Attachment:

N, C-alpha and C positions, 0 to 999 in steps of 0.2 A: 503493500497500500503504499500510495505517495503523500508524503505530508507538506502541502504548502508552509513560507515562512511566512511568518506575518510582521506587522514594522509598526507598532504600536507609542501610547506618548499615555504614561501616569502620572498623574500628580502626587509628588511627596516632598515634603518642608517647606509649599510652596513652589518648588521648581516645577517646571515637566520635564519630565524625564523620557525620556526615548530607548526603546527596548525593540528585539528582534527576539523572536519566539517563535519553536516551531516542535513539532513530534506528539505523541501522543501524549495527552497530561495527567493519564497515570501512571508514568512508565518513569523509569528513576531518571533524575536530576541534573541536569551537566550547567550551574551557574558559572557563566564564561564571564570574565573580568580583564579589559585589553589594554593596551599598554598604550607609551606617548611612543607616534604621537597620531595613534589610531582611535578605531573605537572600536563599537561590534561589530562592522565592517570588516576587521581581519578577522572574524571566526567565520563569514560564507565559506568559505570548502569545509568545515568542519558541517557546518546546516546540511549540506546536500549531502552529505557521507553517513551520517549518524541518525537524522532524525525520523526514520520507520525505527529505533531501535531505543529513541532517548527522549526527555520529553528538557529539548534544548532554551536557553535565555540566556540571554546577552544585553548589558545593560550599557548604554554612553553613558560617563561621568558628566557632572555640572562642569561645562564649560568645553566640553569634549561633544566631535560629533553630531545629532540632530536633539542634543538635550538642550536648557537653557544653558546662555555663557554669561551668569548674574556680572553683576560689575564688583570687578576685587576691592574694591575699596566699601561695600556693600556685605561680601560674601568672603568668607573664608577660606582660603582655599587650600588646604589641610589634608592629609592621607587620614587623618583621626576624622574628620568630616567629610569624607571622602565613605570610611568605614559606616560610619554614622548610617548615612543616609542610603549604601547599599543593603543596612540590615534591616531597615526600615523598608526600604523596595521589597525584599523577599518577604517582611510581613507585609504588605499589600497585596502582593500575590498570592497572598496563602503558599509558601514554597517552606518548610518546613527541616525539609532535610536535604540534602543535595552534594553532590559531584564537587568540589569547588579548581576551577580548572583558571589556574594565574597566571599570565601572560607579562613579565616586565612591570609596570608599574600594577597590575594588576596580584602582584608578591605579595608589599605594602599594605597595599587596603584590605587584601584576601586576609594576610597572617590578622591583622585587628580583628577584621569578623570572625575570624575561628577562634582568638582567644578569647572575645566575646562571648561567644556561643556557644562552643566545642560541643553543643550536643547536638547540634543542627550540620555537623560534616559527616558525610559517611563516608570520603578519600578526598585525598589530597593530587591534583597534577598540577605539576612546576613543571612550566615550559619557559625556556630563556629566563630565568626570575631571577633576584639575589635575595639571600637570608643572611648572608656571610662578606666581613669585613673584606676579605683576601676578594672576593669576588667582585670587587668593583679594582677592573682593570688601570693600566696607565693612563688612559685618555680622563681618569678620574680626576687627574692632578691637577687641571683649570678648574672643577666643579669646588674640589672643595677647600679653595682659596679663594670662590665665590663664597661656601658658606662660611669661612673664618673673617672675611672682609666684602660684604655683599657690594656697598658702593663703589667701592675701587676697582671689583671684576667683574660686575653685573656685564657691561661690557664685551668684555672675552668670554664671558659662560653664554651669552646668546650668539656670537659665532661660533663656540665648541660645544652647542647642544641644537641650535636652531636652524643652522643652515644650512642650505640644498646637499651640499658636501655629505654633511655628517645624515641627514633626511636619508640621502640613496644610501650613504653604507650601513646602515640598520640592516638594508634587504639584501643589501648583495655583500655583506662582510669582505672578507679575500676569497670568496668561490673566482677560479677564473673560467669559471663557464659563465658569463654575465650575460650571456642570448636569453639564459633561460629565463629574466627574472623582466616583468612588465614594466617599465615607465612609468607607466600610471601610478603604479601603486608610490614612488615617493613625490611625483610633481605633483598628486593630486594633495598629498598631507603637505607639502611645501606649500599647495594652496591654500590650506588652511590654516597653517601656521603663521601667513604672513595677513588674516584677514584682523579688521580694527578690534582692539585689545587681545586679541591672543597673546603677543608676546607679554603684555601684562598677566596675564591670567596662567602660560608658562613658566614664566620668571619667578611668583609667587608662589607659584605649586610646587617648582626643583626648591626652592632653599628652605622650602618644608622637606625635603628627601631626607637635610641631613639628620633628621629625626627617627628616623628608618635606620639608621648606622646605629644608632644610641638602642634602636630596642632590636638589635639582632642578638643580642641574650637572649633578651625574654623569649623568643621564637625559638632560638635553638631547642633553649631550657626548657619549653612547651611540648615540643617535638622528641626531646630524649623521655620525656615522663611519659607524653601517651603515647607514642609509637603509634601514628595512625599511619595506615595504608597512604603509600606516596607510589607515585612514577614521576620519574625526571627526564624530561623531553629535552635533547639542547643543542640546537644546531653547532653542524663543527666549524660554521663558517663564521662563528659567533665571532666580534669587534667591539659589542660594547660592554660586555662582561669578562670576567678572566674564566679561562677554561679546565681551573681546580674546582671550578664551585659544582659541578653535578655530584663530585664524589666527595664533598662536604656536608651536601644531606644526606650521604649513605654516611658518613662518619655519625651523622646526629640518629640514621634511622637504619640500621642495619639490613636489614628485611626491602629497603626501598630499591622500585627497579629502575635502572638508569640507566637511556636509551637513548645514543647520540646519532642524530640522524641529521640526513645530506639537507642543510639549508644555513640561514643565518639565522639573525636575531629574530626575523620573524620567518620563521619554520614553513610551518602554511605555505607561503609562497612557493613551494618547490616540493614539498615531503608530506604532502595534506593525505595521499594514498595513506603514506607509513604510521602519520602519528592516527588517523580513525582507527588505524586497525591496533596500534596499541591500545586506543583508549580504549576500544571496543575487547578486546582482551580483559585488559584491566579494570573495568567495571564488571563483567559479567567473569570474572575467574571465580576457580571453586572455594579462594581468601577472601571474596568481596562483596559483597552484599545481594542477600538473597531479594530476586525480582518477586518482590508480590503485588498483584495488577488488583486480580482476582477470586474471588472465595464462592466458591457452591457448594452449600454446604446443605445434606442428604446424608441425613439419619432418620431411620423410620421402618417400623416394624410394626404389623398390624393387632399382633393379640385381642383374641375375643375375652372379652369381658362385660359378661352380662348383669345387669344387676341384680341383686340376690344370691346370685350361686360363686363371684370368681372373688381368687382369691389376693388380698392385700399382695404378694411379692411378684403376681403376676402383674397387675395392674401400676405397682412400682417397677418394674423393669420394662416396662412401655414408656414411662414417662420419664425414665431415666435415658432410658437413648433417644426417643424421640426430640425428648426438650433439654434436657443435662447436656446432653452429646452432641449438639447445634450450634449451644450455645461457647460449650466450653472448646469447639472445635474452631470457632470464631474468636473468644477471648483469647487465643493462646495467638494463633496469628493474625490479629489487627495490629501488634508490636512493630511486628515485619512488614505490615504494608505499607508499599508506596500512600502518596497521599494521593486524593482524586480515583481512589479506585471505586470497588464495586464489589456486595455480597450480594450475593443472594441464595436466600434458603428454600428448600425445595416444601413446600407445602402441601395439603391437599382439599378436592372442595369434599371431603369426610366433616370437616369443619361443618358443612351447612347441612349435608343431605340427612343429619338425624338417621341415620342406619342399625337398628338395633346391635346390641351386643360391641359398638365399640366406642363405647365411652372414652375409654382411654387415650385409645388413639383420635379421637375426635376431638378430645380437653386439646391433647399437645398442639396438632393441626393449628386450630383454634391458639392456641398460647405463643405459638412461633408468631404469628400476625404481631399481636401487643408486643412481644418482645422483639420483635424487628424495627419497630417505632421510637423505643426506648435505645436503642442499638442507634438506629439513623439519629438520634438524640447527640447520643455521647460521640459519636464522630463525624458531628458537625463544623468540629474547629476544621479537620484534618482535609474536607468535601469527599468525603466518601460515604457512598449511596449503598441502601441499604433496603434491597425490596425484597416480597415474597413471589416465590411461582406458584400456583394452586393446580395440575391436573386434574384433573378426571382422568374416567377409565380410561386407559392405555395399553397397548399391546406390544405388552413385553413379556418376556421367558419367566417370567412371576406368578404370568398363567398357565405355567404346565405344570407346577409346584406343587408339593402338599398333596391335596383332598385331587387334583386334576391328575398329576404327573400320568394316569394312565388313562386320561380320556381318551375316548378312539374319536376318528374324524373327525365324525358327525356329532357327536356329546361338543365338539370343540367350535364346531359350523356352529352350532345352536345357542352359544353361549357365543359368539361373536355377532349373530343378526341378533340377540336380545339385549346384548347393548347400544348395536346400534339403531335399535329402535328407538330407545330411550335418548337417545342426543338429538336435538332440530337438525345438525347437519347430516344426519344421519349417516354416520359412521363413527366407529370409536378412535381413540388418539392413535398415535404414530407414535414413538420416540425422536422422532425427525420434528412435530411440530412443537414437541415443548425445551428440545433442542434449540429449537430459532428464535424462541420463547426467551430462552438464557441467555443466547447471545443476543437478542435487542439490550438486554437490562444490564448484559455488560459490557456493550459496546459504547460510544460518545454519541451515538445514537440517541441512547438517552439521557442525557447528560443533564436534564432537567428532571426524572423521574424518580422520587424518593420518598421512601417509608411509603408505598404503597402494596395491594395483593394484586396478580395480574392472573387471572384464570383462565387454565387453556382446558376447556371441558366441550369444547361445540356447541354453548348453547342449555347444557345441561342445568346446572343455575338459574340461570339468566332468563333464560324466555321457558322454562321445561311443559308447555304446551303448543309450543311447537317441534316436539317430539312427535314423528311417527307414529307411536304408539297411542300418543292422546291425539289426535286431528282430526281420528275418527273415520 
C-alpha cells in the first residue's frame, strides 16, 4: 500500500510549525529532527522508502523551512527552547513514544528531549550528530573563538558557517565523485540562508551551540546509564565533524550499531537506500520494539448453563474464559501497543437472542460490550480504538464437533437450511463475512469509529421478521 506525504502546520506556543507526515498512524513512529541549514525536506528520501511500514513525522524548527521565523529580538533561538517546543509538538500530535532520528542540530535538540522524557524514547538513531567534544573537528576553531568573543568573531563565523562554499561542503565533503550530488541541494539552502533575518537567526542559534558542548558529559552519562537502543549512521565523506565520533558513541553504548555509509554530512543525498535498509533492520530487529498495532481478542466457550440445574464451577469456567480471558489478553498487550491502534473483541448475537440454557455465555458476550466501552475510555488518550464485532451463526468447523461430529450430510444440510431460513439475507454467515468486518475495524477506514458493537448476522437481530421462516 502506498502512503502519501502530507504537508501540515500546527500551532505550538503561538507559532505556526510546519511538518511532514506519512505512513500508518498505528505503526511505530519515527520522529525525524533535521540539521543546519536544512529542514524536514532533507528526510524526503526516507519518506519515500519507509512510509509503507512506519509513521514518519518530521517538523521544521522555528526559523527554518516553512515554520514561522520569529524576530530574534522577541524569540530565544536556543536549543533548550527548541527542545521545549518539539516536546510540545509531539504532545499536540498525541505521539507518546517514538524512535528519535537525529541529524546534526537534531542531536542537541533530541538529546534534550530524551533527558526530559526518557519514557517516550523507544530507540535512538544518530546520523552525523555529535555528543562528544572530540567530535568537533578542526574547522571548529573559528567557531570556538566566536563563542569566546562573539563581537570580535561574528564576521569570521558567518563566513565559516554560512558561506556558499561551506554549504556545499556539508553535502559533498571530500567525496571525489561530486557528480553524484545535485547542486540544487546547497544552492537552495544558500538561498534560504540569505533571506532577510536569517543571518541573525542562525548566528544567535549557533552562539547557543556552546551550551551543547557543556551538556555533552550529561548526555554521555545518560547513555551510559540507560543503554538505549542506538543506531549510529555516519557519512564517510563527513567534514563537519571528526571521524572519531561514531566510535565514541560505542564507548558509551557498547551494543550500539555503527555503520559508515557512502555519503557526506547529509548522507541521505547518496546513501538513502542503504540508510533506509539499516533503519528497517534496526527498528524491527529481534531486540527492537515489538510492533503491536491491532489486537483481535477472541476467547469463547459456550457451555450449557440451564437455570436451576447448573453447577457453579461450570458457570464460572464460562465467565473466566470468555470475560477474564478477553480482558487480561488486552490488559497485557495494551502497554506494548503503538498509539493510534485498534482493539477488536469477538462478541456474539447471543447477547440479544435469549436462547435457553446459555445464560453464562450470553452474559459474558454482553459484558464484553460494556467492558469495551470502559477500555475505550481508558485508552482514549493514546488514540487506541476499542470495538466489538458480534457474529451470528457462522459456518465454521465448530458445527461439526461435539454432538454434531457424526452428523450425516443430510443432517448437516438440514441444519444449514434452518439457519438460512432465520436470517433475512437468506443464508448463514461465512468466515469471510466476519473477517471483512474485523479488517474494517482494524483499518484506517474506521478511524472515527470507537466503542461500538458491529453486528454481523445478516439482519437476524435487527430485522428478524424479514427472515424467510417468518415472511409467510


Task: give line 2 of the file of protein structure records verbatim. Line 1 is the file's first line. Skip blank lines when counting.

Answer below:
C-alpha cells in the first residue's frame, strides 16, 4: 500500500510549525529532527522508502523551512527552547513514544528531549550528530573563538558557517565523485540562508551551540546509564565533524550499531537506500520494539448453563474464559501497543437472542460490550480504538464437533437450511463475512469509529421478521 506525504502546520506556543507526515498512524513512529541549514525536506528520501511500514513525522524548527521565523529580538533561538517546543509538538500530535532520528542540530535538540522524557524514547538513531567534544573537528576553531568573543568573531563565523562554499561542503565533503550530488541541494539552502533575518537567526542559534558542548558529559552519562537502543549512521565523506565520533558513541553504548555509509554530512543525498535498509533492520530487529498495532481478542466457550440445574464451577469456567480471558489478553498487550491502534473483541448475537440454557455465555458476550466501552475510555488518550464485532451463526468447523461430529450430510444440510431460513439475507454467515468486518475495524477506514458493537448476522437481530421462516 502506498502512503502519501502530507504537508501540515500546527500551532505550538503561538507559532505556526510546519511538518511532514506519512505512513500508518498505528505503526511505530519515527520522529525525524533535521540539521543546519536544512529542514524536514532533507528526510524526503526516507519518506519515500519507509512510509509503507512506519509513521514518519518530521517538523521544521522555528526559523527554518516553512515554520514561522520569529524576530530574534522577541524569540530565544536556543536549543533548550527548541527542545521545549518539539516536546510540545509531539504532545499536540498525541505521539507518546517514538524512535528519535537525529541529524546534526537534531542531536542537541533530541538529546534534550530524551533527558526530559526518557519514557517516550523507544530507540535512538544518530546520523552525523555529535555528543562528544572530540567530535568537533578542526574547522571548529573559528567557531570556538566566536563563542569566546562573539563581537570580535561574528564576521569570521558567518563566513565559516554560512558561506556558499561551506554549504556545499556539508553535502559533498571530500567525496571525489561530486557528480553524484545535485547542486540544487546547497544552492537552495544558500538561498534560504540569505533571506532577510536569517543571518541573525542562525548566528544567535549557533552562539547557543556552546551550551551543547557543556551538556555533552550529561548526555554521555545518560547513555551510559540507560543503554538505549542506538543506531549510529555516519557519512564517510563527513567534514563537519571528526571521524572519531561514531566510535565514541560505542564507548558509551557498547551494543550500539555503527555503520559508515557512502555519503557526506547529509548522507541521505547518496546513501538513502542503504540508510533506509539499516533503519528497517534496526527498528524491527529481534531486540527492537515489538510492533503491536491491532489486537483481535477472541476467547469463547459456550457451555450449557440451564437455570436451576447448573453447577457453579461450570458457570464460572464460562465467565473466566470468555470475560477474564478477553480482558487480561488486552490488559497485557495494551502497554506494548503503538498509539493510534485498534482493539477488536469477538462478541456474539447471543447477547440479544435469549436462547435457553446459555445464560453464562450470553452474559459474558454482553459484558464484553460494556467492558469495551470502559477500555475505550481508558485508552482514549493514546488514540487506541476499542470495538466489538458480534457474529451470528457462522459456518465454521465448530458445527461439526461435539454432538454434531457424526452428523450425516443430510443432517448437516438440514441444519444449514434452518439457519438460512432465520436470517433475512437468506443464508448463514461465512468466515469471510466476519473477517471483512474485523479488517474494517482494524483499518484506517474506521478511524472515527470507537466503542461500538458491529453486528454481523445478516439482519437476524435487527430485522428478524424479514427472515424467510417468518415472511409467510